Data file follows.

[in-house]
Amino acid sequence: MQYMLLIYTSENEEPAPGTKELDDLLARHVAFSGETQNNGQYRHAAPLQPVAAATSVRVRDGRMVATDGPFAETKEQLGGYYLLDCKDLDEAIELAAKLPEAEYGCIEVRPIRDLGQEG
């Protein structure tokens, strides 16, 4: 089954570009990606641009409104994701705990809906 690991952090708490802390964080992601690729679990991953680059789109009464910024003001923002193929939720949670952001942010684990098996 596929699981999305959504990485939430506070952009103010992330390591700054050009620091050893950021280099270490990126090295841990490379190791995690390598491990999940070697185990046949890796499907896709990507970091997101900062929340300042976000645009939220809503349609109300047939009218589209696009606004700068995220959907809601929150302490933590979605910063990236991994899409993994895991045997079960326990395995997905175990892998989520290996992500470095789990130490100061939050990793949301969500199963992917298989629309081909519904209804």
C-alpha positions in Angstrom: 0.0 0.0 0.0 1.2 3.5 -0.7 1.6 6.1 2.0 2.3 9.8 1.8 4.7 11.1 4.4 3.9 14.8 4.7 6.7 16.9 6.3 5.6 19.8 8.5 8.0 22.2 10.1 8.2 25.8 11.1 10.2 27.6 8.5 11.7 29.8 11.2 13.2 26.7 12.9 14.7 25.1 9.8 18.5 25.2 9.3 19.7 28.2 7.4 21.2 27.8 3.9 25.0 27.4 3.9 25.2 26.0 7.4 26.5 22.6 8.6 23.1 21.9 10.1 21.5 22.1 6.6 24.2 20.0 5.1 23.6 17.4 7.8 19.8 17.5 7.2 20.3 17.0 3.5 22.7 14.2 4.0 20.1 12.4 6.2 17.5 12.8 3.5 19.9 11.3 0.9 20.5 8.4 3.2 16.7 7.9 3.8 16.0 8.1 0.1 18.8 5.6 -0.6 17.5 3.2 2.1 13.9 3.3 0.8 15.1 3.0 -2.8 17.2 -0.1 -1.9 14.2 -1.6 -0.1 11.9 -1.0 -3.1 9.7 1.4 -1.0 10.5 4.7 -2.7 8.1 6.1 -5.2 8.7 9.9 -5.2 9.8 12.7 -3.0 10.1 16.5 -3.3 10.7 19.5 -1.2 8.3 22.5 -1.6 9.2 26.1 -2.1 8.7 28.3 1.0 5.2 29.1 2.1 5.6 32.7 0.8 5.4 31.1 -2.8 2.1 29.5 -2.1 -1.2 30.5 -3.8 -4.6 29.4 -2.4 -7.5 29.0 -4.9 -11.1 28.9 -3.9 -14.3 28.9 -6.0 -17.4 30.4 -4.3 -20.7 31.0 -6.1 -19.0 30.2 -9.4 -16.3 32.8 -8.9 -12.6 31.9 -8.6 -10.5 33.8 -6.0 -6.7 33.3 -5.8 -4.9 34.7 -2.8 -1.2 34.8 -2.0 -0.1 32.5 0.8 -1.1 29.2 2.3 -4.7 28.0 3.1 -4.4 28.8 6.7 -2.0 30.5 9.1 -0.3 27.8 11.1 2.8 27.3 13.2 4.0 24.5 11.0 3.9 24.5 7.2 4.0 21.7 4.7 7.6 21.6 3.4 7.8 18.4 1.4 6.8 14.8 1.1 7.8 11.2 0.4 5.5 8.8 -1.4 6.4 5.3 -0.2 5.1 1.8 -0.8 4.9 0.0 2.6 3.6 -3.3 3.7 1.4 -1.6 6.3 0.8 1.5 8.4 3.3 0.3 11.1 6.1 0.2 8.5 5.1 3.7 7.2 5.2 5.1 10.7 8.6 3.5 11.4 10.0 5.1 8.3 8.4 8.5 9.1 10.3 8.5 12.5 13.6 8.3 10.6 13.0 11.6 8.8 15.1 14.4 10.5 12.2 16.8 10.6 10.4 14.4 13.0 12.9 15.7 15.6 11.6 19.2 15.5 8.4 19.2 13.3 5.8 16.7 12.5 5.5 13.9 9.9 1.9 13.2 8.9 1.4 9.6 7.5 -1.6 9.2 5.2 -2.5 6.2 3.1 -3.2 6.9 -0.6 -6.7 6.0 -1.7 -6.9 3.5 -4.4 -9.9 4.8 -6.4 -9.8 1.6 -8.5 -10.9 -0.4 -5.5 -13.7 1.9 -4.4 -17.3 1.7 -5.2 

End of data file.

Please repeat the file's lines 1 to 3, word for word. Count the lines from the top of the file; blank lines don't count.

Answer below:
[in-house]
Amino acid sequence: MQYMLLIYTSENEEPAPGTKELDDLLARHVAFSGETQNNGQYRHAAPLQPVAAATSVRVRDGRMVATDGPFAETKEQLGGYYLLDCKDLDEAIELAAKLPEAEYGCIEVRPIRDLGQEG
């Protein structure tokens, strides 16, 4: 089954570009990606641009409104994701705990809906 690991952090708490802390964080992601690729679990991953680059789109009464910024003001923002193929939720949670952001942010684990098996 596929699981999305959504990485939430506070952009103010992330390591700054050009620091050893950021280099270490990126090295841990490379190791995690390598491990999940070697185990046949890796499907896709990507970091997101900062929340300042976000645009939220809503349609109300047939009218589209696009606004700068995220959907809601929150302490933590979605910063990236991994899409993994895991045997079960326990395995997905175990892998989520290996992500470095789990130490100061939050990793949301969500199963992917298989629309081909519904209804």